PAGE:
3. to recognise choices they can make, and recognise the difference between right and wrong
  4. to agree and follow rules for their group and classroom, and understand how rules help them
  5. to realise that people and other living things have needs, and that they have responsibilities to meet them
  6. that they belong to various groups and communities, such as family and school
  7. what improves and harms their local, natural and built environments and about some of the ways people look after them
  8. to contribute to the life of the class and school
  9. to realise that money comes from different sources and can be used for different purposes.

Developing a healthy, safer lifestyle

3. Pupils should be taught:

  1. how to make simple choices that improve their health and wellbeing
  2. to maintain personal hygiene
  3. how some diseases spread and can be controlled
  4. about the process of growing from young to old and how people's needs change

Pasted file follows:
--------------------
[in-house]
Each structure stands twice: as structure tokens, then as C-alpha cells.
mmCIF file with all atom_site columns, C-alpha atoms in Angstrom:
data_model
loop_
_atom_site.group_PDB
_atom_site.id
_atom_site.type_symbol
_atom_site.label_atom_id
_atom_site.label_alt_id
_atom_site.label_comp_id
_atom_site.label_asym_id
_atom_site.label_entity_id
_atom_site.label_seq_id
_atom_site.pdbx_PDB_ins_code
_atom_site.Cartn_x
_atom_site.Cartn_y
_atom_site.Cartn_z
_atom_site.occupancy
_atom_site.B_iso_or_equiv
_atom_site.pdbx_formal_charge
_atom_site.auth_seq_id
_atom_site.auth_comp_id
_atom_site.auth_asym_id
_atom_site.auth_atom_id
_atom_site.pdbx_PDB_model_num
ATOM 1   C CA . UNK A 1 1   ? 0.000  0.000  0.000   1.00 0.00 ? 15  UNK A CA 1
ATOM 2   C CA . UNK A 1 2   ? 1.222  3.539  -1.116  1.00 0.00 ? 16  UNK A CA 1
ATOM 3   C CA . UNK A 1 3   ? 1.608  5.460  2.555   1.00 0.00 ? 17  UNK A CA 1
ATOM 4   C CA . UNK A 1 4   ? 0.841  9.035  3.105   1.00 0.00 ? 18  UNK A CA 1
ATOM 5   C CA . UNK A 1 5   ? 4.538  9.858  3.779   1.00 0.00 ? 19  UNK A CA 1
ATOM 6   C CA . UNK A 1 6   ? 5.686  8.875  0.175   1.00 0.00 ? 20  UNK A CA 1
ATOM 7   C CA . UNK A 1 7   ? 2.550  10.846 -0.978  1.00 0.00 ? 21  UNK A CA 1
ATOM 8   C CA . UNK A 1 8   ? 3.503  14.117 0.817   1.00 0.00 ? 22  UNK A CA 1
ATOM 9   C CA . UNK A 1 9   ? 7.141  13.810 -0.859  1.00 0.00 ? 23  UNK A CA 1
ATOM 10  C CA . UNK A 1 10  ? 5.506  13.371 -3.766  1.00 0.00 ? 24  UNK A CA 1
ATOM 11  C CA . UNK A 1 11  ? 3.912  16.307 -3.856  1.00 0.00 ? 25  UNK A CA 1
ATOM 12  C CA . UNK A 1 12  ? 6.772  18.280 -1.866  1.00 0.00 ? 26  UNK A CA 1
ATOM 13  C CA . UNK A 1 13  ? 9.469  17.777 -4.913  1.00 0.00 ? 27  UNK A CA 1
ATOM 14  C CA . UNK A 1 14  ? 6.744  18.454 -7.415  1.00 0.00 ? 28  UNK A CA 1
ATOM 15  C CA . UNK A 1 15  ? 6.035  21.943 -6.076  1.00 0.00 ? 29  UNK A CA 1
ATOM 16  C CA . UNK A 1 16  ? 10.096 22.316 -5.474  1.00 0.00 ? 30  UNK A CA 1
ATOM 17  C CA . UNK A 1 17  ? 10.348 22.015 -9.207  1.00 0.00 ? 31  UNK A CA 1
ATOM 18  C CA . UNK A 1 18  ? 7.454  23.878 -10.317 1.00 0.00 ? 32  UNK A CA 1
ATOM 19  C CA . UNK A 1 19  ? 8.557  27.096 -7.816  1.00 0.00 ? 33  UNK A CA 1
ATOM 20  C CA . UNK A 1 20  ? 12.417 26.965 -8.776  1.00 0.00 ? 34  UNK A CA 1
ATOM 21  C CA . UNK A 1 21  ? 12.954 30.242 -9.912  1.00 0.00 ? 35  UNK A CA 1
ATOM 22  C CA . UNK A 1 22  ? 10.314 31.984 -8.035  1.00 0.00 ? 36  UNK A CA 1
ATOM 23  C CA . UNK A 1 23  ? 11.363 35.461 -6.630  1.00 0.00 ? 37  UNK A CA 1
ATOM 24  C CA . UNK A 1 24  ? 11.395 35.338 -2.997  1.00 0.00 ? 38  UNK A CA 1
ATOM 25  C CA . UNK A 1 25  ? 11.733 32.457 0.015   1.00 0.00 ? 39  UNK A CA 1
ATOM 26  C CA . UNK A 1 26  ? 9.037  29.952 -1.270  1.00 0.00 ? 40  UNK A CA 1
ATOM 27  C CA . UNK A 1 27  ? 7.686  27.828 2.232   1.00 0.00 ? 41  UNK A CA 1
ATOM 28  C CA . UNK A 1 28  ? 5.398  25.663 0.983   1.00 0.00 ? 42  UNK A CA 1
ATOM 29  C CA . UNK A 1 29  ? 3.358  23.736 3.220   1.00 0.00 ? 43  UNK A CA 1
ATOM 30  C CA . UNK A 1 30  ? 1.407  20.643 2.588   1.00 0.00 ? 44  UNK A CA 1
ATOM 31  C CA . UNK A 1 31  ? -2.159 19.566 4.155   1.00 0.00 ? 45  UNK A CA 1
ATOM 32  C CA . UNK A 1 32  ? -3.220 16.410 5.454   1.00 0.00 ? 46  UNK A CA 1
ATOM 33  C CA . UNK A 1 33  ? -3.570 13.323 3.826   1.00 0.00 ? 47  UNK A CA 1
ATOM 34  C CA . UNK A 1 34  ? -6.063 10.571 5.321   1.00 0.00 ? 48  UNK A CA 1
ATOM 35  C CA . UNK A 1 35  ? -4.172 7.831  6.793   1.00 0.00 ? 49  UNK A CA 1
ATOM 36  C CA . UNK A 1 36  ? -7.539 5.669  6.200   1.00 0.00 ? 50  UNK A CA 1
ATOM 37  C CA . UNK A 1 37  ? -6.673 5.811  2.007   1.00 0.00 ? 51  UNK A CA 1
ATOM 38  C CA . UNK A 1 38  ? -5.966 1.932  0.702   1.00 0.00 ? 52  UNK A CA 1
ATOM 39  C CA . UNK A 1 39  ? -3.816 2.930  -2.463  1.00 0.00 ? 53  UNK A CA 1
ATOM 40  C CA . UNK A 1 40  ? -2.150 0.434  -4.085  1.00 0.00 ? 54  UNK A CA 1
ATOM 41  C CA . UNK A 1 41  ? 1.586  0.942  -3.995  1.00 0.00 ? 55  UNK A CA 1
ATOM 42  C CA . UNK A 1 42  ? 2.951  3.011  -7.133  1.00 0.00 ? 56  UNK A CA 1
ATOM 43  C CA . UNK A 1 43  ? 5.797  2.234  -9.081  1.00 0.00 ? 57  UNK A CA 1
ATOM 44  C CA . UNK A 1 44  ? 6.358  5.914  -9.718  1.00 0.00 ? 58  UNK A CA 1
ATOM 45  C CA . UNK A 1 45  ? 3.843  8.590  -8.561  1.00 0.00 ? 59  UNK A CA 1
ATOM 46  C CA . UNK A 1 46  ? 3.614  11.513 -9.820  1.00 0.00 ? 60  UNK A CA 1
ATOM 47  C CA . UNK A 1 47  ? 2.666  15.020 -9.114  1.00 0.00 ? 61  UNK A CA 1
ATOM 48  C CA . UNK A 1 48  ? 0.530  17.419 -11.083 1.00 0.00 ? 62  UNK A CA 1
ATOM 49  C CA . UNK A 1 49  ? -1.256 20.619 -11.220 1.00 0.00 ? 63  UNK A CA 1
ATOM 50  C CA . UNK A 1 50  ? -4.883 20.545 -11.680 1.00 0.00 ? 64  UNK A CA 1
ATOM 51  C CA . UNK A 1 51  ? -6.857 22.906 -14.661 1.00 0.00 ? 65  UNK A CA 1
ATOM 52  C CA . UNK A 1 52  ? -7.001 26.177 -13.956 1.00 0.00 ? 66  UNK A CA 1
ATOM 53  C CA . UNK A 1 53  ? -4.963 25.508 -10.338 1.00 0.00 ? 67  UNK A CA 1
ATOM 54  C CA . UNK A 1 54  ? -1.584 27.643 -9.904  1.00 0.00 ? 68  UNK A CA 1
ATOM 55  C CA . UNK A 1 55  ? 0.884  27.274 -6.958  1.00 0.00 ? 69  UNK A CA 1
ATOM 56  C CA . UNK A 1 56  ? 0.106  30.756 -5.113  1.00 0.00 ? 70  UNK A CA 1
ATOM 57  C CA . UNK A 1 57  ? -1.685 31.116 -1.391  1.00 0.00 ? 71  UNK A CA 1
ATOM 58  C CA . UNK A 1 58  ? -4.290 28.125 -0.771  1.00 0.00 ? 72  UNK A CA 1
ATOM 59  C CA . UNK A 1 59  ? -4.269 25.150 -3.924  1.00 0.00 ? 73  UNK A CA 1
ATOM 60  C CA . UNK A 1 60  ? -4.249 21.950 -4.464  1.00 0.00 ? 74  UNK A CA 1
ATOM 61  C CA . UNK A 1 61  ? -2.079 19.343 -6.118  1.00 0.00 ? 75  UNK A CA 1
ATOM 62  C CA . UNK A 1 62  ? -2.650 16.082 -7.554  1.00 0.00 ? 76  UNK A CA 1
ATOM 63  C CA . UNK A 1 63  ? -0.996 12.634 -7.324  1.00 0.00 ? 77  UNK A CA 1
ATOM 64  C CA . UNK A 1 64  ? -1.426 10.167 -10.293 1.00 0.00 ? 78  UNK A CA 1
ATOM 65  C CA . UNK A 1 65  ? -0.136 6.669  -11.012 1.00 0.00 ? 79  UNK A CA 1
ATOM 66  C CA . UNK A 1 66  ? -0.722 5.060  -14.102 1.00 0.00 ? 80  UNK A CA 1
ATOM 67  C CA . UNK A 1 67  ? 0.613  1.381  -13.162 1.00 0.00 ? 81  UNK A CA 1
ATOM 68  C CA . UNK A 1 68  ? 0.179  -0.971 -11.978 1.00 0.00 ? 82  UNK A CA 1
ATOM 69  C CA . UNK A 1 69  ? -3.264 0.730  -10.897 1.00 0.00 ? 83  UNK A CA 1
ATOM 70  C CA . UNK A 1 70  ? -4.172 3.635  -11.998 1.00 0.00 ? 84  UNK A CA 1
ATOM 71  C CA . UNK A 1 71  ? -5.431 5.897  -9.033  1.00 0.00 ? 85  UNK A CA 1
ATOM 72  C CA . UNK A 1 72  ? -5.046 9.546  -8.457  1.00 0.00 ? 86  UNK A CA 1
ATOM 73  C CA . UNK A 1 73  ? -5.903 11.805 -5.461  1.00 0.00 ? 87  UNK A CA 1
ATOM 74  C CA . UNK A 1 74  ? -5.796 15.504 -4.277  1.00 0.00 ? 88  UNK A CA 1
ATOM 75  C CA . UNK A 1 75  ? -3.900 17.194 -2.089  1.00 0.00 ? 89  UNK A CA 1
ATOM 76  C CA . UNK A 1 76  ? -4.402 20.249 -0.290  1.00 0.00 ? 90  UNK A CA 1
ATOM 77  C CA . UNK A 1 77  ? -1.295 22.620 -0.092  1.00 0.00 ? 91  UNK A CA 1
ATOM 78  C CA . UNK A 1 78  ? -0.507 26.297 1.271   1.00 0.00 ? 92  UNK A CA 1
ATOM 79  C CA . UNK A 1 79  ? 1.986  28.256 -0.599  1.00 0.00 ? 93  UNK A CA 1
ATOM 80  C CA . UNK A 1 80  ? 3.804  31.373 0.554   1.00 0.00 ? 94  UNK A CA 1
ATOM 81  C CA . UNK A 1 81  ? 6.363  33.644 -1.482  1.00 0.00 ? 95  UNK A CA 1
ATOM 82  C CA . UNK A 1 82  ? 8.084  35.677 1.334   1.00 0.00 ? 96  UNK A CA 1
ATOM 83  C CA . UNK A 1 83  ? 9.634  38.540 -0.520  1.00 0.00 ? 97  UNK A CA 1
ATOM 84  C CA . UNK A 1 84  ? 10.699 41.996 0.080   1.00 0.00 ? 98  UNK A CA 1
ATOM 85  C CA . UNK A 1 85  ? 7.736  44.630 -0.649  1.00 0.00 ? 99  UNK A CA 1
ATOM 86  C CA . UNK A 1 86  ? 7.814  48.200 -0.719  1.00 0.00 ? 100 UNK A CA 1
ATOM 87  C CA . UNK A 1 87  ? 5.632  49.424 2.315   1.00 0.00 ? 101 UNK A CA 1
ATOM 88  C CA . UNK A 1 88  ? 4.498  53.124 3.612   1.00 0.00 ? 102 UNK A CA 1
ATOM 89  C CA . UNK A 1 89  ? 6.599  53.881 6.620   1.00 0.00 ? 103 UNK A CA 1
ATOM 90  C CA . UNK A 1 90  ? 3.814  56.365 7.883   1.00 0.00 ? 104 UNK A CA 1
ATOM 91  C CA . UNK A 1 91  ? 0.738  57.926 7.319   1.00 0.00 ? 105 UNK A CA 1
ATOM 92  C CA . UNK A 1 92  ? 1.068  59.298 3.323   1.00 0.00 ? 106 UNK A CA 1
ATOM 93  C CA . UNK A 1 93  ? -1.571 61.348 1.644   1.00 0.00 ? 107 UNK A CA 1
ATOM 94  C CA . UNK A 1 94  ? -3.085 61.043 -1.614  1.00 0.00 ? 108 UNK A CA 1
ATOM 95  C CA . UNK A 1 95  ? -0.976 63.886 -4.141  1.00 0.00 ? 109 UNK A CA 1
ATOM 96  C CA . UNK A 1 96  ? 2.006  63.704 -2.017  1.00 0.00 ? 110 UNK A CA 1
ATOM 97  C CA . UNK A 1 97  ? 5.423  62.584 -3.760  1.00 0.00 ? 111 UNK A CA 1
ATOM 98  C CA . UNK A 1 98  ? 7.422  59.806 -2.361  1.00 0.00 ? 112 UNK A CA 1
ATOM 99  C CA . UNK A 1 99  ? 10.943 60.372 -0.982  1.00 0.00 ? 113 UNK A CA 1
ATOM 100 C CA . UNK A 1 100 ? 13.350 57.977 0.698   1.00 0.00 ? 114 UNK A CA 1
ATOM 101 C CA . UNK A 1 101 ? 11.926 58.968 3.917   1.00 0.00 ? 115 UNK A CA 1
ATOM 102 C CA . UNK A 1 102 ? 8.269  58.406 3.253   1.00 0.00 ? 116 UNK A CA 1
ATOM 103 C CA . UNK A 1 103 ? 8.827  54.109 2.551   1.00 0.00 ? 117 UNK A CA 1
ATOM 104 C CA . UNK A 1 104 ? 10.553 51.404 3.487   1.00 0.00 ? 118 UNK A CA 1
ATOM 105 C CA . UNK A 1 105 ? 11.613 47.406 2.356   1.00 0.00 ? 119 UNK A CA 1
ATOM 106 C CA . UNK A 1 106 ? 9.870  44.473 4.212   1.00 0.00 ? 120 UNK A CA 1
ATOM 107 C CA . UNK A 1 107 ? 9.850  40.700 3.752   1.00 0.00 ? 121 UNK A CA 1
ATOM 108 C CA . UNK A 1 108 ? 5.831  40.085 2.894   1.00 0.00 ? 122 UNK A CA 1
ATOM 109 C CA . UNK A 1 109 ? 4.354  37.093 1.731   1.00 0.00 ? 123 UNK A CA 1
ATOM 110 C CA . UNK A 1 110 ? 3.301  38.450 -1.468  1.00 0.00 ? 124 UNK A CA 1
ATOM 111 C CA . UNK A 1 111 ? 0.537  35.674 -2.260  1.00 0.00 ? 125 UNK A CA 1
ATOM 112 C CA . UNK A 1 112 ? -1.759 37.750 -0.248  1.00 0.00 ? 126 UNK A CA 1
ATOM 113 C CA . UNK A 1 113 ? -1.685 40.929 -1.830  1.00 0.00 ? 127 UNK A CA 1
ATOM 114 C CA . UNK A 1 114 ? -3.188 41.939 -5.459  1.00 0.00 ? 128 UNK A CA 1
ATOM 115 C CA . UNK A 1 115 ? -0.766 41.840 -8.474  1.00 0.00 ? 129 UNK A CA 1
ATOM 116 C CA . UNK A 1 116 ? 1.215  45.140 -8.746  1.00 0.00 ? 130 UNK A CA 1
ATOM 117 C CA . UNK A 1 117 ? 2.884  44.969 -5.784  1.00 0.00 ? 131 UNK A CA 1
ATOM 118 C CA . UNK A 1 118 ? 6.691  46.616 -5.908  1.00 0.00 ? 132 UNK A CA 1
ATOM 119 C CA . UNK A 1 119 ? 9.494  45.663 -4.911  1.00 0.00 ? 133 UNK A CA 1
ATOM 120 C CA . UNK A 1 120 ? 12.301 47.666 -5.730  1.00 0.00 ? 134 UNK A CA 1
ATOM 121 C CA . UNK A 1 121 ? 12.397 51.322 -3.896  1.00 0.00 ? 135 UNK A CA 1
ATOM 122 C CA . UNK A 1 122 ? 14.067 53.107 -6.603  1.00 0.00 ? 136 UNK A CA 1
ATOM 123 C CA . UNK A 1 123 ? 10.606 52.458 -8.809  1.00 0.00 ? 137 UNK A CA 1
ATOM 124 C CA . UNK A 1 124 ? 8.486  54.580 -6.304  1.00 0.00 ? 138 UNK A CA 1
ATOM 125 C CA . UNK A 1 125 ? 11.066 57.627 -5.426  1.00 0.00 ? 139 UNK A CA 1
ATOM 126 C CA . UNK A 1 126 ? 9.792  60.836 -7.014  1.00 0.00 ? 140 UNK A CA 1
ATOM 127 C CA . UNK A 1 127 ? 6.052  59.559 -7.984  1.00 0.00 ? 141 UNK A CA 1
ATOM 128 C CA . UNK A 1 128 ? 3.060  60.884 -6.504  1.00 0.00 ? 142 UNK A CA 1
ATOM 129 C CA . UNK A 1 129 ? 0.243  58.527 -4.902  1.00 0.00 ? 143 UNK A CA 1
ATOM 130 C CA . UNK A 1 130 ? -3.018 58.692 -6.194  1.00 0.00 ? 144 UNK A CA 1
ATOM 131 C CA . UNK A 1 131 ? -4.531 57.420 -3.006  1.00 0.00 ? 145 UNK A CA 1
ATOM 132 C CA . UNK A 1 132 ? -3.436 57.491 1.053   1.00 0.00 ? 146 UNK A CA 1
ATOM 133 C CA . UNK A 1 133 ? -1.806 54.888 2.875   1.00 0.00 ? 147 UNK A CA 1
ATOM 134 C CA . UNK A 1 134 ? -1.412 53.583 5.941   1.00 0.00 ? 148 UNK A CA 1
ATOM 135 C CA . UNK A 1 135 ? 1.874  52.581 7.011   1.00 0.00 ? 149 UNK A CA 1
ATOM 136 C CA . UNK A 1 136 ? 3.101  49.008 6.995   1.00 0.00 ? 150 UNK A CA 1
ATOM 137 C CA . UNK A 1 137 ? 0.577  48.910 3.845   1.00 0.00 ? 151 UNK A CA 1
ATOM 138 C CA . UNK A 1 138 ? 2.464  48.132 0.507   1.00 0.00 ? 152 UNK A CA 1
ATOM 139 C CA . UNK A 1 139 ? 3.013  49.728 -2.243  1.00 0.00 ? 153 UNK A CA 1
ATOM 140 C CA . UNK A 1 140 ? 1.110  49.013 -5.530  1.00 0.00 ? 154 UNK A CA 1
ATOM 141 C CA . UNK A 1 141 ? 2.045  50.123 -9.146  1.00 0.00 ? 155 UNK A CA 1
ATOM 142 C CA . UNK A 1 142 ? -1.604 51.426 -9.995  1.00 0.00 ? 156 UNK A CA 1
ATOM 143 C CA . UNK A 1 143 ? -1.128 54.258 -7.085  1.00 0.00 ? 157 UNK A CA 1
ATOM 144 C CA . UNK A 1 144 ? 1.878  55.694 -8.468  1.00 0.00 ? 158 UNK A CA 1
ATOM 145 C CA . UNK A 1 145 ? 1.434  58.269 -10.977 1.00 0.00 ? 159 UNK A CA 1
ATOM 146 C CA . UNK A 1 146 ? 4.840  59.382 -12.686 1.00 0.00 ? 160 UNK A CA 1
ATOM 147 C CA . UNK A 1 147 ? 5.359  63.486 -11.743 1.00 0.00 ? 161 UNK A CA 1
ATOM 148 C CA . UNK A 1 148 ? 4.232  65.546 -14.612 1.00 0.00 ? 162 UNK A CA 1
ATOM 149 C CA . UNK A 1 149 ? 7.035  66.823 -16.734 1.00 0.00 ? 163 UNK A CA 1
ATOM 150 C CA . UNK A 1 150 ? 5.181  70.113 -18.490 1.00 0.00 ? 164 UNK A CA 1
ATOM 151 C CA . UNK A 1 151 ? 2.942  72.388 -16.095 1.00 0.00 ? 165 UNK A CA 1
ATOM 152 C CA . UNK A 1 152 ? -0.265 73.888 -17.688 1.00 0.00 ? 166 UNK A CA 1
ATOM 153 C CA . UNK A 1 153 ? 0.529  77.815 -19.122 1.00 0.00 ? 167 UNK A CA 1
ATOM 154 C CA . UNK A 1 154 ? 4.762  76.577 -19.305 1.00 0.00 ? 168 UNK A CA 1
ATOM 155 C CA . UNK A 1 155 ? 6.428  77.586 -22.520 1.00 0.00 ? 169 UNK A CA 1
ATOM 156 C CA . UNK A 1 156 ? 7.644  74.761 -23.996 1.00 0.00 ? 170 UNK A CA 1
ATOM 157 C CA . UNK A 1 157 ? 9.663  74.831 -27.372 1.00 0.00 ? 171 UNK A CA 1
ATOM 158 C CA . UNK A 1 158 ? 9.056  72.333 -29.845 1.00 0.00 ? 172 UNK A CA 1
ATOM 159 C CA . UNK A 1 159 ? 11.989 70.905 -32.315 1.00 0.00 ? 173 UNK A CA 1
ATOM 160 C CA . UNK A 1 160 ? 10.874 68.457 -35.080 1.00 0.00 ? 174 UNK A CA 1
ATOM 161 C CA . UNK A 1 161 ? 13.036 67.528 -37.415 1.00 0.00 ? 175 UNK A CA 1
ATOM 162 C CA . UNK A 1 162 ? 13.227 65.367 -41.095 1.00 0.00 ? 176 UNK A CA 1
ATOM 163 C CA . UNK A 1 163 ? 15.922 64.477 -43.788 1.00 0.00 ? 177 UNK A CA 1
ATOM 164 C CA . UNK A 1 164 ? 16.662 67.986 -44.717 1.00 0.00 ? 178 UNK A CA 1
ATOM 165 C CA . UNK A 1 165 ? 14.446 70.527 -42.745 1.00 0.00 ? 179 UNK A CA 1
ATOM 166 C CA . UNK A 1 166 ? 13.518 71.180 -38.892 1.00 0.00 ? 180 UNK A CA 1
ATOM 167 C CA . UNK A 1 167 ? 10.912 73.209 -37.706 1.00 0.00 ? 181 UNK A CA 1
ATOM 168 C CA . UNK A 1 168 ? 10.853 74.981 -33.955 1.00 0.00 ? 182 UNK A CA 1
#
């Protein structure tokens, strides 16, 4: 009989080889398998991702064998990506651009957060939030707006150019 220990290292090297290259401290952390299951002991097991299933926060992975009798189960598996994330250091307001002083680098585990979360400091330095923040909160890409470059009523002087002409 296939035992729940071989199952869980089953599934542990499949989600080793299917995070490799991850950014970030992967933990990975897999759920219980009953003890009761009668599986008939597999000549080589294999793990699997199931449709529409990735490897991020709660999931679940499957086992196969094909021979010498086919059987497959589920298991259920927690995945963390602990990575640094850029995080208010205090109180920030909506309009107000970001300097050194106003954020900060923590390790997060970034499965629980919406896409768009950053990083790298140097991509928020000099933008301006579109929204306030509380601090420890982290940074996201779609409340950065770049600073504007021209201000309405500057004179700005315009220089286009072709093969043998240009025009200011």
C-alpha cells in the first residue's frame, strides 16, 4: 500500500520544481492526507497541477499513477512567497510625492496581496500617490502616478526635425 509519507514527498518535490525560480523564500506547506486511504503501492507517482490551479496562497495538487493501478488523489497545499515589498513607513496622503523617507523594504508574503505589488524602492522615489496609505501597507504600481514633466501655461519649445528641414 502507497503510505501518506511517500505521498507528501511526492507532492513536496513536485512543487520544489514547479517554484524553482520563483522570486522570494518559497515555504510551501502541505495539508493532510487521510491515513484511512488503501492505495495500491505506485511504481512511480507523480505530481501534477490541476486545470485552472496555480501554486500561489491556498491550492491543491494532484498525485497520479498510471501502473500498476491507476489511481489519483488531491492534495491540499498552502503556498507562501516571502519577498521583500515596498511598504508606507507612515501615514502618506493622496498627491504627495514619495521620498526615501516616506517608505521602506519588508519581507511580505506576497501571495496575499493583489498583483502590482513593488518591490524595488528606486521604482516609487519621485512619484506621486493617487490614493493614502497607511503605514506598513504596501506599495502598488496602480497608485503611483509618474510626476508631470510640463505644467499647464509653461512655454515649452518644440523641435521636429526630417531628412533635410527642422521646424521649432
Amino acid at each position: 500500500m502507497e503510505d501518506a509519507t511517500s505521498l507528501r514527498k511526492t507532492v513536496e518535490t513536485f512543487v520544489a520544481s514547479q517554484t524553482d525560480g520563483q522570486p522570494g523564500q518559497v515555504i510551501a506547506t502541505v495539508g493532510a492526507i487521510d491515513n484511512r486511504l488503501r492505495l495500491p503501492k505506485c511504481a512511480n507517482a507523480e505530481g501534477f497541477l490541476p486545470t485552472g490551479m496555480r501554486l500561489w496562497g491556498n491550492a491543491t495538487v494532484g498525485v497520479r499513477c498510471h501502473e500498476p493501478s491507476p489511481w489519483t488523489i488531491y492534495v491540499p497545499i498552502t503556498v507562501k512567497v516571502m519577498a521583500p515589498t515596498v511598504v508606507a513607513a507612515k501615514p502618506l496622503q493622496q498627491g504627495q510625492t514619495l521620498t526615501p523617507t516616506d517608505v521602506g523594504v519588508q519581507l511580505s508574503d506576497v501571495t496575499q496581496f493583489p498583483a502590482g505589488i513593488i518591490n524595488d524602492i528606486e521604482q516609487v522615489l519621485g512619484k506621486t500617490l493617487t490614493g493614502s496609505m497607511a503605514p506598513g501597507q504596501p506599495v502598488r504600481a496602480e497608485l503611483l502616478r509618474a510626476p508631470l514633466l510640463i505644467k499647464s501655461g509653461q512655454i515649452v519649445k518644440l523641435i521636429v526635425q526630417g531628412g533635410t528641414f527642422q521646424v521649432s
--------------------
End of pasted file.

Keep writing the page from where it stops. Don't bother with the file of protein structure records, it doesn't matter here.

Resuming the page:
5. the names of the main parts of the body
  6. that all household products, including medicines, can be harmful if not used properly
  7. rules for, and ways of, keeping safe, including basic road safety, and about people who can help them to stay safe.

Developing good relationships and respecting the differences between people

4. Pupils should be taught:

  1. to recognise how their behaviour affects other people
  2. to listen to other people, and play and work cooperatively
  3. to identify and respect the differences and similarities between people
  4. that family and friends should care for each other
  5. that there are different types of teasing and bullying, that bullying is wrong, and how to get help to deal with bullying.

Explanatory text

Note for 2a, 2b

Cross reference to English

En1 Speaking and listening: Group discussion and interaction